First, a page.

Carbon nanomaterials, which include carbon nanotubes, fullerenes and graphene, have generated much excitement for a wide variety of promising applications. As one of these, CDs are no different. Compared with more traditional metal-based semiconductor quantum dots, they have superior fluorescence properties with stable photoluminescence, good water stability and favourable biocompatibility. The exploration of alternative synthetic routes that broaden the application of these materials is therefore an interesting challenge.

Biomass benefits

As a typical biomass material, bagasse is a by-product of the cane-sugar industry and is composed of amine-group enriched molecules and carbohydrates. In this study, a more sustainable, inexpensive and greener synthesis approach to produce fluorescent CDs by the hydrothermal treatment of bagasse is presented for the first time. The carbonization, surface functionalization and doping occur simultaneously during the hydrothermal treatment, which leads to the formation of the nitrogen-doped CDs. Most importantly, the researchers further demonstrate the proof of concept that such CDs can function as highly effective fluorescent sensing probes for the labelling and imaging of living cells in biomedical applications.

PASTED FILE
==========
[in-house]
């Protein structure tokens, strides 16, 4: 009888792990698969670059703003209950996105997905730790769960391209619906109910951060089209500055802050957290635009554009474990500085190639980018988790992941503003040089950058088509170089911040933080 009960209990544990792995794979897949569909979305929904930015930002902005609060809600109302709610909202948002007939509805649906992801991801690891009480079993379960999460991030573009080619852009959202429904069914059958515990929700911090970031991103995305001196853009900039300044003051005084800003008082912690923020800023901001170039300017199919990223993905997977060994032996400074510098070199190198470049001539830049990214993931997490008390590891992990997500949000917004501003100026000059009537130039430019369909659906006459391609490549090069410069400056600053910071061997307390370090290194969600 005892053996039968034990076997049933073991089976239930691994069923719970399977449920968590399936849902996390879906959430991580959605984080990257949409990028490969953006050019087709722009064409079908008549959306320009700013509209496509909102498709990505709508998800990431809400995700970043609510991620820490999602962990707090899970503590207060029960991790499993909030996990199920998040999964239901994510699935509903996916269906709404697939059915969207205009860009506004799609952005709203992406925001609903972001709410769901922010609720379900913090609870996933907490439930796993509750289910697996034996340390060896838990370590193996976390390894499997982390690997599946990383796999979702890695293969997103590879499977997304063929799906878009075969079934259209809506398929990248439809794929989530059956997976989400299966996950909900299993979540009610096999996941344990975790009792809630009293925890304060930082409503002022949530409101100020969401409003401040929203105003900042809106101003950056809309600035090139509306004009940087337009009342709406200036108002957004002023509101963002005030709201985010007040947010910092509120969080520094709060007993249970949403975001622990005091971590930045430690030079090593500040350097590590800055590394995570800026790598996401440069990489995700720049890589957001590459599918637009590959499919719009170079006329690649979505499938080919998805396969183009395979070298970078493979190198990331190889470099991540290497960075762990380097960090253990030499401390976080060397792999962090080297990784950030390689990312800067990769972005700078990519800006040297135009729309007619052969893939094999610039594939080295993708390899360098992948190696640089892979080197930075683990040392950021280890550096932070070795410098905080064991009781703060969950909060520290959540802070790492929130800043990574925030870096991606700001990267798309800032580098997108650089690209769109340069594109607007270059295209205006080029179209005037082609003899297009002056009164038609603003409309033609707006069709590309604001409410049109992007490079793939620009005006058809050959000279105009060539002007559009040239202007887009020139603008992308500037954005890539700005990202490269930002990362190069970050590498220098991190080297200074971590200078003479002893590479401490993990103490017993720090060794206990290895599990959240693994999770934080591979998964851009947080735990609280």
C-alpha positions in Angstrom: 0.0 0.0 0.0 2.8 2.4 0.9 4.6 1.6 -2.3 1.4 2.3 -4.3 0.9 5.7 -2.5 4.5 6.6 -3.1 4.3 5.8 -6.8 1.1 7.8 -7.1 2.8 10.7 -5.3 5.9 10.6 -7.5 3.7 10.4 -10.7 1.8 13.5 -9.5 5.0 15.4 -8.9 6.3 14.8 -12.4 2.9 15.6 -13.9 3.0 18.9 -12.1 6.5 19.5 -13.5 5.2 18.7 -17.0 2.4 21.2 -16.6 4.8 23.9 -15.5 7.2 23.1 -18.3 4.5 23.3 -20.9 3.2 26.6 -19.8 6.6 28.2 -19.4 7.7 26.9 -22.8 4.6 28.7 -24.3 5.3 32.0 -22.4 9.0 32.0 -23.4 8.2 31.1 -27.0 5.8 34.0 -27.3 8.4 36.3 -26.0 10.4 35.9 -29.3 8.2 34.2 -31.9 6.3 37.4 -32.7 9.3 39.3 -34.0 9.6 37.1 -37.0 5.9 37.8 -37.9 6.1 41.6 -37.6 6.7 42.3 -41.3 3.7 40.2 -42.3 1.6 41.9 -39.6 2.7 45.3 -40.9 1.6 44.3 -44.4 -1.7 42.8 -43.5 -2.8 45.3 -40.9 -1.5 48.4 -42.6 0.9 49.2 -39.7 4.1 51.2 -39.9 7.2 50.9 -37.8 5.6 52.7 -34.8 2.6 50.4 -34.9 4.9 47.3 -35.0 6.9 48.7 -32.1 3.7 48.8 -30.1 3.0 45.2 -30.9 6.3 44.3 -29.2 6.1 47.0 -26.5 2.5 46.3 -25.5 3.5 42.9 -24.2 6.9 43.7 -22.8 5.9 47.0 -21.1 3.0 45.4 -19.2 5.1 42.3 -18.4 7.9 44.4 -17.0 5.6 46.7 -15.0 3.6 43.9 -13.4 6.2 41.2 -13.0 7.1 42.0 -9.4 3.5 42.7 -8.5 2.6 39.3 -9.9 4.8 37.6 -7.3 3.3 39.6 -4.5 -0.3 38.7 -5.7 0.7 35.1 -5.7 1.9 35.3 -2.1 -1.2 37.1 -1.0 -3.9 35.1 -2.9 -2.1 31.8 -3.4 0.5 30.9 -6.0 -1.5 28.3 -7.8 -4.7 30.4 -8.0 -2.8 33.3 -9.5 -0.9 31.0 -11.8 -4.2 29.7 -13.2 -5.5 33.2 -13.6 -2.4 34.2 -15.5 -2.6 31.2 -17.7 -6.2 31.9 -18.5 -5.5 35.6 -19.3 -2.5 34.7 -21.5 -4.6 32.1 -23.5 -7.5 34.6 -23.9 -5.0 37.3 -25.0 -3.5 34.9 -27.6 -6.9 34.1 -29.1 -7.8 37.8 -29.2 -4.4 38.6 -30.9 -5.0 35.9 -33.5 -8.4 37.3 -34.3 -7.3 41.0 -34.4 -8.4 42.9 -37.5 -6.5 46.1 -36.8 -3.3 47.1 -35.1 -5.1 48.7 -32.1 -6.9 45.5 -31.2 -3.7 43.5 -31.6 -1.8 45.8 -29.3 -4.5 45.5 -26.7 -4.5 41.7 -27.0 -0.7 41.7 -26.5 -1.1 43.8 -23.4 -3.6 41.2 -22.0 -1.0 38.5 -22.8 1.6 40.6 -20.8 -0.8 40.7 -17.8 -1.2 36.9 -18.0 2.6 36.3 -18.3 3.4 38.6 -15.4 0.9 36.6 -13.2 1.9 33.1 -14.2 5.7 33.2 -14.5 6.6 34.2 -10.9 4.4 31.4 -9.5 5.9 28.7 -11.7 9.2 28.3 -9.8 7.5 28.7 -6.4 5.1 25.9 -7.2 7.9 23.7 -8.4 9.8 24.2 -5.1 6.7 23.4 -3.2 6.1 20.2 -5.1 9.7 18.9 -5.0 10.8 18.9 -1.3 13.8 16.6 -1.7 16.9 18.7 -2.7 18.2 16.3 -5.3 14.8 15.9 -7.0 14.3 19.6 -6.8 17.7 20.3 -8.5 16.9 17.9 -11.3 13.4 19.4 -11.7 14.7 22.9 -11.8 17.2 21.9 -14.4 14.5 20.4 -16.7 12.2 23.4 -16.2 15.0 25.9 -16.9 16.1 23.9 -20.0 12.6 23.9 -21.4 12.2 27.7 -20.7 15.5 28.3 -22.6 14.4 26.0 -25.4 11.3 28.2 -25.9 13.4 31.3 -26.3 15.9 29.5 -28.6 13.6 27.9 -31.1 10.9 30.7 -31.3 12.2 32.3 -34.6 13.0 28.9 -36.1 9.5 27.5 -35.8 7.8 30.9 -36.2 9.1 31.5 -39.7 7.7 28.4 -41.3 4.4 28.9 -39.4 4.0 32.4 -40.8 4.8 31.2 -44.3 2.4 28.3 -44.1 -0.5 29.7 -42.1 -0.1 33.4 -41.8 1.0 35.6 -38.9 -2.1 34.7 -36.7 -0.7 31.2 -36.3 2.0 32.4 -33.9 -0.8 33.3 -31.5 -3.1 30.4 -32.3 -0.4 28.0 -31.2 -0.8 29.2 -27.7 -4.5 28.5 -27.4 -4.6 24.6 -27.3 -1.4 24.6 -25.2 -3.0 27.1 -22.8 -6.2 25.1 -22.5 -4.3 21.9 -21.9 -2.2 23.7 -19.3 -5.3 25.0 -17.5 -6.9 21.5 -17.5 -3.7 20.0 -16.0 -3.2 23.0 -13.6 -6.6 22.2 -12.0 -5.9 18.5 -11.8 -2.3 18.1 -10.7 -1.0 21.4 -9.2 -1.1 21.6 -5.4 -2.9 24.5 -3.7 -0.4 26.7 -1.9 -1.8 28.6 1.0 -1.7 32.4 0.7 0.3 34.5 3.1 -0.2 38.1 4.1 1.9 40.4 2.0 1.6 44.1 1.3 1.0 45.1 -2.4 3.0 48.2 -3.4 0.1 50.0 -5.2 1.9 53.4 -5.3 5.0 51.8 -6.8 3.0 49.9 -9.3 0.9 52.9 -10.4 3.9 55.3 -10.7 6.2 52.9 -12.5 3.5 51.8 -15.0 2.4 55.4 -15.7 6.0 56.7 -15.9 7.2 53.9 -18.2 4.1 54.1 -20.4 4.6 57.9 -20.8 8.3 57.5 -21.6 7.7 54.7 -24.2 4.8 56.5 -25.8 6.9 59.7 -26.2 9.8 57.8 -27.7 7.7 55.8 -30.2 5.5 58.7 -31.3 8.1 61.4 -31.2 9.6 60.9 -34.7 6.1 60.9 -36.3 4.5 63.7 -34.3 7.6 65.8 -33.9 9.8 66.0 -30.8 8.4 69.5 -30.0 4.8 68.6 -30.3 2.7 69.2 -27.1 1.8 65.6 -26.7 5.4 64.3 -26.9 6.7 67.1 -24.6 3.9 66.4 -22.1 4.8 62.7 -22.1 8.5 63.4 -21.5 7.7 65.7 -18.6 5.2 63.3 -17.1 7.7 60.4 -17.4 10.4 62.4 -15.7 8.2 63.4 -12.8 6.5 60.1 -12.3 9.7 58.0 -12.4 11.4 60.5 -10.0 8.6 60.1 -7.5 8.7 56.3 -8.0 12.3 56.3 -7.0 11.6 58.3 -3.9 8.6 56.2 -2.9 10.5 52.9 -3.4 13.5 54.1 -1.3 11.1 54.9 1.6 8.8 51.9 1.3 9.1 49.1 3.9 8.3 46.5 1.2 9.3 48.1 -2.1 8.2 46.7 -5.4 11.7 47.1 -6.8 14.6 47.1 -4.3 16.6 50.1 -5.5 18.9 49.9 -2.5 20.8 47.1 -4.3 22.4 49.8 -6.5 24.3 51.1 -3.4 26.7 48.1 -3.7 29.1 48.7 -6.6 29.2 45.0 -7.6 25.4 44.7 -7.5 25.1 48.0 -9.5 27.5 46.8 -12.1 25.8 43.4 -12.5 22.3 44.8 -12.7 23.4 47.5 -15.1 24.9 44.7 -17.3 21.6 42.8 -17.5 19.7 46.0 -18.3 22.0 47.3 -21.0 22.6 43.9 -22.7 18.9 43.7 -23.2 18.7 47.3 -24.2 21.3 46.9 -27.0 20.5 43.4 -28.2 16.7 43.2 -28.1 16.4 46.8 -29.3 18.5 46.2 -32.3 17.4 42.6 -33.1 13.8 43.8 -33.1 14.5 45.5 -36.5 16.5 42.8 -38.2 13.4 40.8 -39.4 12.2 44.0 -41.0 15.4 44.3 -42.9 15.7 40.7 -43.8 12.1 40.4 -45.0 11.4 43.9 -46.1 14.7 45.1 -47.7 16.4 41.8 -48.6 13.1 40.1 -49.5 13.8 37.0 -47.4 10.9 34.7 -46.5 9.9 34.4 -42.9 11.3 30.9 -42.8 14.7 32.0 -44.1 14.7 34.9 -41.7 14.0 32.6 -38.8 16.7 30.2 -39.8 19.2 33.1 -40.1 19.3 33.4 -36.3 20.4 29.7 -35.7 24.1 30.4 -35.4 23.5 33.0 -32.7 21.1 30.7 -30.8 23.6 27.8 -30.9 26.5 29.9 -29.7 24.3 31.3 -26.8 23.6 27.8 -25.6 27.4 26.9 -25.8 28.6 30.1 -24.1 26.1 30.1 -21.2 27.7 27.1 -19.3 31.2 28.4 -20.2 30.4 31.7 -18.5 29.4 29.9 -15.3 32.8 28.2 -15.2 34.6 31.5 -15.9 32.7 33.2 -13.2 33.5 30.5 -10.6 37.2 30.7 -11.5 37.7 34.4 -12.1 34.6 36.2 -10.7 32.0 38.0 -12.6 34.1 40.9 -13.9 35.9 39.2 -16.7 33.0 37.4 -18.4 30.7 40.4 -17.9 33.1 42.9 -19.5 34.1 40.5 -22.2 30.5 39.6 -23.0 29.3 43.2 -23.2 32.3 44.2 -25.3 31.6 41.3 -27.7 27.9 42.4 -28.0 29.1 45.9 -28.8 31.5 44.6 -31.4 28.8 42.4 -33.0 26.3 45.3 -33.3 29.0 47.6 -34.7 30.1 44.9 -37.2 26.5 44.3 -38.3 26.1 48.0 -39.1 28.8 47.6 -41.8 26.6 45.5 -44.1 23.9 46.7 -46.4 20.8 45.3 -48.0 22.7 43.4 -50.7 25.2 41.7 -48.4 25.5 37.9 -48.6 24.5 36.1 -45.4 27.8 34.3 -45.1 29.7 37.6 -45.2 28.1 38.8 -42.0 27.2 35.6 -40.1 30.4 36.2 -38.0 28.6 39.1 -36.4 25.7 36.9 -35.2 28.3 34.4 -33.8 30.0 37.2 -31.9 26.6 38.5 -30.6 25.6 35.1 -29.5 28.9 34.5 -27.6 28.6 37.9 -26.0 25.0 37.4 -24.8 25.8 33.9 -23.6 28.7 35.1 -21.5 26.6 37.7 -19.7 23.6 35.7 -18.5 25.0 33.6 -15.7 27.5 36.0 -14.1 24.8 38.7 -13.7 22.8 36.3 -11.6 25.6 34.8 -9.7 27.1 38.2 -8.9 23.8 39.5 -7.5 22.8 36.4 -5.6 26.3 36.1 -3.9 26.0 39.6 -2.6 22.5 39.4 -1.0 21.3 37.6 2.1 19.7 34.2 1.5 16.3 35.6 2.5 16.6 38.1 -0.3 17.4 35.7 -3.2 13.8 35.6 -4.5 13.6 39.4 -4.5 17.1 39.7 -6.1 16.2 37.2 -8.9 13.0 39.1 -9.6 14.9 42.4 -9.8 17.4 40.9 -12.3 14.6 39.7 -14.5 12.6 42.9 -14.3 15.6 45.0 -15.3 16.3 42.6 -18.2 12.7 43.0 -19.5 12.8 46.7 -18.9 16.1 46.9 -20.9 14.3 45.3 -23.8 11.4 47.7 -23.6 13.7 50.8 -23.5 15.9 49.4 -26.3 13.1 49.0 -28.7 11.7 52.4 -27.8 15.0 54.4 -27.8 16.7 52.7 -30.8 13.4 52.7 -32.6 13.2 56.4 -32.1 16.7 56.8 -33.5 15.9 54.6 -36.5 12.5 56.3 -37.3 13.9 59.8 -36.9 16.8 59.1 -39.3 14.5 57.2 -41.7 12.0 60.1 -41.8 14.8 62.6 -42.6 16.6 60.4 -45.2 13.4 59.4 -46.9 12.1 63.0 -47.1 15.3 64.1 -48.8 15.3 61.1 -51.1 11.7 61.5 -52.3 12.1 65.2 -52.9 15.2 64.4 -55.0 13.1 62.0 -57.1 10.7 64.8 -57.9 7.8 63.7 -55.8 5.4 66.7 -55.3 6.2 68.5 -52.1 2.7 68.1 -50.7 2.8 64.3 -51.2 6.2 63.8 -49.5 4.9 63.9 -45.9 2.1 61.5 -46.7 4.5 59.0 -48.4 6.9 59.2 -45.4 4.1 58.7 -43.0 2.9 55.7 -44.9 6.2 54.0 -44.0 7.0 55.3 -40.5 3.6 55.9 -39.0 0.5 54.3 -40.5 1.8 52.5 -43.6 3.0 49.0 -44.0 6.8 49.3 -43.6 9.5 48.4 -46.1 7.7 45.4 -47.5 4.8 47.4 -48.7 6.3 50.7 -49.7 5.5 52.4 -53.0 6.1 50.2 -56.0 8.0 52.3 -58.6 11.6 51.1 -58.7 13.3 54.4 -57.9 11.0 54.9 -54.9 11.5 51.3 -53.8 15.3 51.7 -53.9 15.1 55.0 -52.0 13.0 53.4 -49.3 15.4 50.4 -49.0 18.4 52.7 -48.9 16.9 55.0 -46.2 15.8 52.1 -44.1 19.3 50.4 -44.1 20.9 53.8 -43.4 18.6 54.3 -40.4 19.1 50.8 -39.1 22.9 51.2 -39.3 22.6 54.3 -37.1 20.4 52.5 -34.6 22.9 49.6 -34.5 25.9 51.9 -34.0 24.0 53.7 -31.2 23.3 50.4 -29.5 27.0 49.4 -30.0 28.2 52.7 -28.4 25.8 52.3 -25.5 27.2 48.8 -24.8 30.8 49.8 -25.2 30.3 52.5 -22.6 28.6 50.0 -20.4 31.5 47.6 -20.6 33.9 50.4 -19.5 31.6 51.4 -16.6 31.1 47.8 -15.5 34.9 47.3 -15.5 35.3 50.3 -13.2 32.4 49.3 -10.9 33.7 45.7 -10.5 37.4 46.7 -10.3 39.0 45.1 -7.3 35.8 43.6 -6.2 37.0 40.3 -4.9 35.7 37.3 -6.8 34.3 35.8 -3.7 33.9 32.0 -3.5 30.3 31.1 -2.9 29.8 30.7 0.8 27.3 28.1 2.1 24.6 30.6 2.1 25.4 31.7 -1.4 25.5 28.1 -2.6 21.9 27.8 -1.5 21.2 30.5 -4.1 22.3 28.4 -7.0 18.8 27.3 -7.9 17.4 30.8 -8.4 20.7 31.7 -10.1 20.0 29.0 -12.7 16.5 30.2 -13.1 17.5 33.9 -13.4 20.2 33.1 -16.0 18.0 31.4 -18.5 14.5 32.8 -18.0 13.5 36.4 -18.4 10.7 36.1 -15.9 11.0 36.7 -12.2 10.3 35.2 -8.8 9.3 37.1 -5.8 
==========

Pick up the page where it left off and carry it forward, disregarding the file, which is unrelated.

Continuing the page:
The researchers presented their work in the journal Nanotechnology 25 315702.

Further reading

Graphene QDs on aligned carbon nanotubes ramp up supercapacitor performance (Jun 2013)
The art of colloidal quantum dots: micropatterning (Mar 2014)
Carbon nanotubes grown on graphene quantum dot assembly (July 2012)